This morning the press has been invited to a Microsoft media event that will take place in Los Angeles on the 18th of this month - that being this Monday. This event is being announced with what Microsoft is making out to be a super-secret cover, allowing attendees only to know the name of the city it'll be in until the morning-of, when the actual venue will be revealed. This event takes place just one week after Apple started their Worldwide Developers Conference off with a keynote that revealed both new hardware and new software for future systems.
Microsoft's Bing search engine has added a new feature to make it easier for people using the search engine the find details on things they search for. Bing has added Britannica Online Encyclopedia Answers to search results. The search results are part of the partnership with Encyclopedia Britannica and provide details and a thumbnail image of items people search for.
Microsoft has taken the covers off of their brand new "social searching" network in collaboration with Bing to bring you results that the whole social web generates. This is not a social network, nor is it a search engine - instead what you've got is a way to post news bits for your friends - or whatever you like, but mostly news bits we're going to go ahead and guess, and Bing will power it all. What makes this engine different from any other news sharing service out there, then?
Google products will be a thing of the past if Microsoft's Bing has anything to say about it - or at least that's what it appears like the software giant is attempting to make a reality with their newest update. In this update as you might well already know, Bing as a search engine will soon be transforming into a social network searching engine in addition to having the abilities it already totes. What's not included, it seems, are results from Google's many services, including what Google's search engine yields first and foremost: the Google+ social network and results from it.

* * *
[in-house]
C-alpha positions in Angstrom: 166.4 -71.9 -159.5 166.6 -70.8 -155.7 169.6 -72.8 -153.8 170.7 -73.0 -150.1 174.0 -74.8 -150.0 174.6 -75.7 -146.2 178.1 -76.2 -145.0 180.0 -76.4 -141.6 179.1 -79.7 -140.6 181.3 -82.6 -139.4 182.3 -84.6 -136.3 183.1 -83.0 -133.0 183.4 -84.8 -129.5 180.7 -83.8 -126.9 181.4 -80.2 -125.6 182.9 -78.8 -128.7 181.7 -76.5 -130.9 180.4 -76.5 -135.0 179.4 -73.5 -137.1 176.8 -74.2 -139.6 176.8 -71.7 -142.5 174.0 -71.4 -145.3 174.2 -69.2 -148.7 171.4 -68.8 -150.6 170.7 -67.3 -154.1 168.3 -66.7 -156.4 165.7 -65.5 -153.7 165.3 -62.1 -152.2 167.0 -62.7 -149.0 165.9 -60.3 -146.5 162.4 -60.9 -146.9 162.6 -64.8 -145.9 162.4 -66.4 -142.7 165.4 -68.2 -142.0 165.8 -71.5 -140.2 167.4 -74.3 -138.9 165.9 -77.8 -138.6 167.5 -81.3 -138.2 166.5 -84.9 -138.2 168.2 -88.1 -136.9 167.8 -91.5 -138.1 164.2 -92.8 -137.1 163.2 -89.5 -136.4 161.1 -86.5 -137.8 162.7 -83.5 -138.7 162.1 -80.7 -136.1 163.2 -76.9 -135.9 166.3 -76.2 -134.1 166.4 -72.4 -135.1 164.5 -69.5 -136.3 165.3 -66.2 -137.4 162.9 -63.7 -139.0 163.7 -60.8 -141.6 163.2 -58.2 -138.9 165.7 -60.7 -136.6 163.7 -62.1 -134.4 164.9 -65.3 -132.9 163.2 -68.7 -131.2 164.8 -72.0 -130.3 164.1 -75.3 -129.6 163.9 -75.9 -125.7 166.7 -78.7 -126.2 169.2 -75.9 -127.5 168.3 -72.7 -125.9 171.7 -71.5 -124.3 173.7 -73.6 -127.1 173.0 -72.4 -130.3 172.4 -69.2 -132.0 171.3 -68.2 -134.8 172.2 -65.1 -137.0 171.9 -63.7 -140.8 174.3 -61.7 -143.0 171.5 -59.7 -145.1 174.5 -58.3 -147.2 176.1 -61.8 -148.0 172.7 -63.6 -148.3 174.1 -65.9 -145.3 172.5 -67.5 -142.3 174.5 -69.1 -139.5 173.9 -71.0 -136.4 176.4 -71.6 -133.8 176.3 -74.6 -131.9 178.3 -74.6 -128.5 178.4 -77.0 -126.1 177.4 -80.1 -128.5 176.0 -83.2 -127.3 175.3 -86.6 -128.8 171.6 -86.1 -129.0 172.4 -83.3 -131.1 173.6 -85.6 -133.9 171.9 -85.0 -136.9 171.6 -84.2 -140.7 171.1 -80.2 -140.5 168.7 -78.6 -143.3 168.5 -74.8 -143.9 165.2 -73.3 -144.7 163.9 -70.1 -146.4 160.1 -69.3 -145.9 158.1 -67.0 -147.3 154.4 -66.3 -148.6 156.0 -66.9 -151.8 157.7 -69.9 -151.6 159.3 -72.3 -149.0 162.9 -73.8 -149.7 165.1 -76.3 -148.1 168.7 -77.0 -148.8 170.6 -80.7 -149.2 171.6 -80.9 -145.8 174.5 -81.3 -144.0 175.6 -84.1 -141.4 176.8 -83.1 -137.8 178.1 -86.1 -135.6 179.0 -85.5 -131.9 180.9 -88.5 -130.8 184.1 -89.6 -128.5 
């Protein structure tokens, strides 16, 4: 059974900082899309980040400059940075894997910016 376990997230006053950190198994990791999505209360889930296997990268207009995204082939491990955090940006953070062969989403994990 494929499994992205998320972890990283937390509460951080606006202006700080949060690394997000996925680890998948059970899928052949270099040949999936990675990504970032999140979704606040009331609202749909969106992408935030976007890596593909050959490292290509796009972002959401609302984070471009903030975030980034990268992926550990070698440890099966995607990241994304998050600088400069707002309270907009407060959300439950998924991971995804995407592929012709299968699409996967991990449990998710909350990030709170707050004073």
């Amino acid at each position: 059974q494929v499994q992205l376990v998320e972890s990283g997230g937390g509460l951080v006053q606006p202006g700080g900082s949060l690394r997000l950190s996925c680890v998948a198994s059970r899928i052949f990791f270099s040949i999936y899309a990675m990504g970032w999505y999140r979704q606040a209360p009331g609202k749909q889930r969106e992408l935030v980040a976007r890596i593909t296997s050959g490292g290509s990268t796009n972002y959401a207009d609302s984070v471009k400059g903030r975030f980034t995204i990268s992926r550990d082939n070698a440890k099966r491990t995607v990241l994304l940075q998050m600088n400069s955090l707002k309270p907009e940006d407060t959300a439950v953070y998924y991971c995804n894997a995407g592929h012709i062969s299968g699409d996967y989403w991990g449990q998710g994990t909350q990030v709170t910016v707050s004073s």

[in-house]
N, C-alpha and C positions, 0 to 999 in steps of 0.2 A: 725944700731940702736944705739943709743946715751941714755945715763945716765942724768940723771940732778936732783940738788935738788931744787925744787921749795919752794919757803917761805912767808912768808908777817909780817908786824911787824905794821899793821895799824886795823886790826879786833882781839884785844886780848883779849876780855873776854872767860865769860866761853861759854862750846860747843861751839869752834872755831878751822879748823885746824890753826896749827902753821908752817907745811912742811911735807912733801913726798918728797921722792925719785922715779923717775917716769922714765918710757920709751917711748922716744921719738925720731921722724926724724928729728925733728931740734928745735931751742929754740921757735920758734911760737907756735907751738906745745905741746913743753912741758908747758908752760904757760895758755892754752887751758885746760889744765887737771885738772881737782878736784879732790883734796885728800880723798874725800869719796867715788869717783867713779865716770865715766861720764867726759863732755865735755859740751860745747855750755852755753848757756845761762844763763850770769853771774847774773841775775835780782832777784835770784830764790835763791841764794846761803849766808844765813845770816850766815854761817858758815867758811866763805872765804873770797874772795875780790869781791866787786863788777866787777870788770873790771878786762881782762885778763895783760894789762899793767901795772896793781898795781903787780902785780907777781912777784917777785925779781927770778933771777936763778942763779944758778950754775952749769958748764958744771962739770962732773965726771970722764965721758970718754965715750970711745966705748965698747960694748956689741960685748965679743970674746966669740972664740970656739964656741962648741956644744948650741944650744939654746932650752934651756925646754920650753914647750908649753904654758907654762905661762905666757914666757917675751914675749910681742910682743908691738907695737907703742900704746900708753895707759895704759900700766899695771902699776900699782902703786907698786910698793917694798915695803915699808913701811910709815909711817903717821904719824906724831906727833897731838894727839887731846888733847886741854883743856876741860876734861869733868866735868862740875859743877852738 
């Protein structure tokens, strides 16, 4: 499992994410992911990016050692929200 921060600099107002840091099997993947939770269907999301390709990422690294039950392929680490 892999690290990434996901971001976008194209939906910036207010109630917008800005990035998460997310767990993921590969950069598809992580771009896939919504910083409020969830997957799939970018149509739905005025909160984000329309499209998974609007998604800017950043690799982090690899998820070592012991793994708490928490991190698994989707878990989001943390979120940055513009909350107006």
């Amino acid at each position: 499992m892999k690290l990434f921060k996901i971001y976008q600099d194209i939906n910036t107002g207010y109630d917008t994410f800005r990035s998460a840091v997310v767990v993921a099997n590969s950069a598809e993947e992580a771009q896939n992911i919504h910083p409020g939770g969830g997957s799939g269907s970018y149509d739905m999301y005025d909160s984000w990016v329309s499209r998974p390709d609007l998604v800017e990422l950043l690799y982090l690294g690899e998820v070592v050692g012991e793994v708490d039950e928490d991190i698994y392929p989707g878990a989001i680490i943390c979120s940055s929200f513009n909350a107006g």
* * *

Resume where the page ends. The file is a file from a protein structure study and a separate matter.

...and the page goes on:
Happy Thursday, everyone. It's time for the evening wrap-up, where we look back at the most interesting and noteworthy stories of the day, and it's not often we see a story this interesting - NASA finds mysterious "hidden planet." And onto something that falls more on the 'noteworthy' side of things... Facebook Instagram deal faces FTC delay. And now onto something for the gaming fans - Nintendo slashes DSi and DSi XL pricing.
It's a strange world: Microsoft has, in the space of a day, been accused of being up to its old tricks in closed-off anti competitiveness, and praised for its openness and flexibility. On the one hand, Mozilla and Google are up in arms about their browsers not having the same flexibility as Internet Explorer does in Windows RT, the version of the upcoming OS Microsoft expects to see on iPad-rivalling tablets and ultraportables. On the other, the Bing refresh is seeing favorable comparisons between it and Google's contentious Search plus Your World refresh earlier this year.
Microsoft has launched a new version of its Bing search engine, giving it a Windows 8-style UI refresh and integrating social networks so that searchers can factor in the opinions of their friends. "Research tells us that 90% of people consult with a friend or expert before making a decision" Microsoft said of the Bing changes. "The challenge has been to figure out how to integrate the information you care about with the people who can be most helpful to you in getting stuff done." Full details after the cut.
The Microsoft Research team had developed a sensor-based photo deblurring method back in 2010, which was designed to use the hardware motion sensors attached to a camera to help remove any motion blur from pictures. Originally meant for consumer photography, that technology is now being applied to deblur much larger photos for Bing's aerial imagery.
Google has released a new Google Search App for Windows Phone handsets, taking on Microsoft's own Bing search integration on the smartphone platform. Released as a free download in the Windows Phone Marketplace, the new app includes search auto-complete just as on Android, as well as voice search.
Microsoft's Bing search engine has overtaken Yahoo! search, digital tracker comScore reports, though the gap between it and Google's increasingly noticeable market dominance continues to grow. Bing had 15.1-percent of the core US search market in December 2011, the stat company says, putting it 0.7-percent ahead of Yahoo!'s falling share. However, Google rose 0.5-points to 65.9-percent, responsible for two thirds of the 18.2bn US searches made, and faces calls for FTC investigation for potential antitrust behavior.
AllThingsD has reported that Google will be on track to pay an impressive $300 million per year to Mozilla, for when Google and Mozilla renewed their search royalty deal, earlier this week. This exorbitant amount of money will allow Google to be the default search engine in Mozilla's Firefox web browser. The deal has apparently climbed to this figure, from previous deals, due to Yahoo and Microsoft's Bing search engine, which have provided ample competition, until now.